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February 11, 2005

02/12/05 – Kennedy Says Parties Must Act Responsibly

Table of Contents - Overall
Table of Contents – Feb 2005

IT 02/12/05 Sntr Kennedy Says Parties Have Duty To Act Responsibly
IT 02/12/05 Russia Calls For Human-Rights Mission To N Ireland
IC 02/11/05 Gerry Kelly Slams Report
IT 02/12/05 Days Of Creative Ambiguity Reach Their Conclusion
NL 02/11/05 Orangemen Set To March On St Paddy's Day In Cork
IT 02/12/05 Angler Fined €50 For Fishing On Duke's River
IT 02/12/05 Jack Lynch Tunnel Closed After Truck Hits Entrance

NW 02/11/05 Japanese Man Finds Love In Ireland –VO
NW 02/11/05 Former Priest Runs Offaly Food Business –VO
NW 02/11/05 St Valentine's Day Gifts -VO

Japanese Man Finds Love In Ireland - Rowan Hand meets a Japanese man whose journey around the world took him to Ireland

Former Priest Runs Offaly Food Business - Geraldine Harney looks at the story of a priest whose life was changed after a chance meeting in Argentina

St Valentine's Day Gifts - Maria Mullarkey reports on the most popular St Valentine's day gifts


Senator Kennedy Says Parties Have Duty To Act Responsibly

Senior US politicians have declared their support for continued dialogue with Sinn Féin but stressed that inviting the party to the White House on St Patrick's Day was a matter for President Bush. Deaglán de Bréadún, Foreign Affairs Correspondent, reports.

Senator Edward Kennedy, speaking in advance of a meeting in his office in Washington D.C. with the Minister for Foreign Affairs, Mr Dermot Ahern, told reporters: "There is a general recognition here in the US that political parties have to act responsibly and that there can't be a paramilitary association."

Emphasising that there was "a good deal of anxiety and concern" in the US about the Northern Bank raid, he said the peace process should nevertheless continue. "Even with all of the challenges that we face, all of us want to see this process move forward.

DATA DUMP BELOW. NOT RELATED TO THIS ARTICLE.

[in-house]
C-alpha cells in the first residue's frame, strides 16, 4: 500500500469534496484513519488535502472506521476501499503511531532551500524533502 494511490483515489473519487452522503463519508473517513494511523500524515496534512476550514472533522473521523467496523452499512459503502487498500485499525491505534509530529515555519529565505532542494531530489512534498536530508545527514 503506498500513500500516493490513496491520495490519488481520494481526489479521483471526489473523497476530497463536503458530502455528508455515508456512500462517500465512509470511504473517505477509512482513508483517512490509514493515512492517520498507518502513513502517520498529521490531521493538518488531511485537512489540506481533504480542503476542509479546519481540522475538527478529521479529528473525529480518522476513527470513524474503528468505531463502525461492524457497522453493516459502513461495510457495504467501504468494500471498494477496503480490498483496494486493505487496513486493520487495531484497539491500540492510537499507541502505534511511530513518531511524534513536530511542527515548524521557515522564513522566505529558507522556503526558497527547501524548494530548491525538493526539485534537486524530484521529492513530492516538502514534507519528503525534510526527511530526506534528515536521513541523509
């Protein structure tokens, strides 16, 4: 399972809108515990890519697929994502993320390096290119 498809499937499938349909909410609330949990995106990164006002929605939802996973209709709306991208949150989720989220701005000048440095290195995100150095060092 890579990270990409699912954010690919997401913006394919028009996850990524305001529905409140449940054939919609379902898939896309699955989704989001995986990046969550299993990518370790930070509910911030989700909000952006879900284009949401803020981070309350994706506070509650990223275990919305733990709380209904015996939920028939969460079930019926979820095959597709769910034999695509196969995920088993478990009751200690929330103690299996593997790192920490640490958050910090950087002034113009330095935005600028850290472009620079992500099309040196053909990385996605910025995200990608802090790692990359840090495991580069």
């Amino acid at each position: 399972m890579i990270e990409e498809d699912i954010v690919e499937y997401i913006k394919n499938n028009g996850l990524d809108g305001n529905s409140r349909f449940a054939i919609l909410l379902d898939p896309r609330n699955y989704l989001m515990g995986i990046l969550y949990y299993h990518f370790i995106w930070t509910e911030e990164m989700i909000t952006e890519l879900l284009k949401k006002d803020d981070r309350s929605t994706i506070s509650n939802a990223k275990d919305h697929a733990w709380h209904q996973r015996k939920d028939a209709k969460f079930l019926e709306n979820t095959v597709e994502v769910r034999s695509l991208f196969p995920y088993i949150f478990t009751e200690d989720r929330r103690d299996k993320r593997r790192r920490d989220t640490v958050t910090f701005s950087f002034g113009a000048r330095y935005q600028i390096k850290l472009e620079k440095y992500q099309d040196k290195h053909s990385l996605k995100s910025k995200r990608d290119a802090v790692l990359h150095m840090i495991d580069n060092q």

"It's really the only way, based upon the Good Friday agreement. It's going to take men and women of continued commitment, dedication and leadership to see that process continue to move forward."

However, the question of who should be invited to the St Patrick's Day reception was a matter for the White House.

"They make independent judgments and decisions." But he pointed out that there was "a lot to talk about" with all the parties from Northern Ireland.

© The Irish Times


Russia Calls For Human-Rights Mission To Northern Ireland

A fact-finding mission should look into the "disproportionate" use of force by police and soldiers in Northern Ireland, Russian officials have told a closed-door meeting at the Organisation for Security and Co-operation in Europe (OSCE) in Vienna.

Diplomats say Russia dislikes the security and human-rights watchdog's criticism of its democratic and human rights record.

The OSCE "should conduct an in-depth study of all the circumstances surrounding the current exacerbation of this long-standing conflict," Russia's acting permanent envoy to the OSCE, Mr Boris Timokhov, said. Russia has been criticised for its rights record in Chechnya, where it is fighting separatist rebels.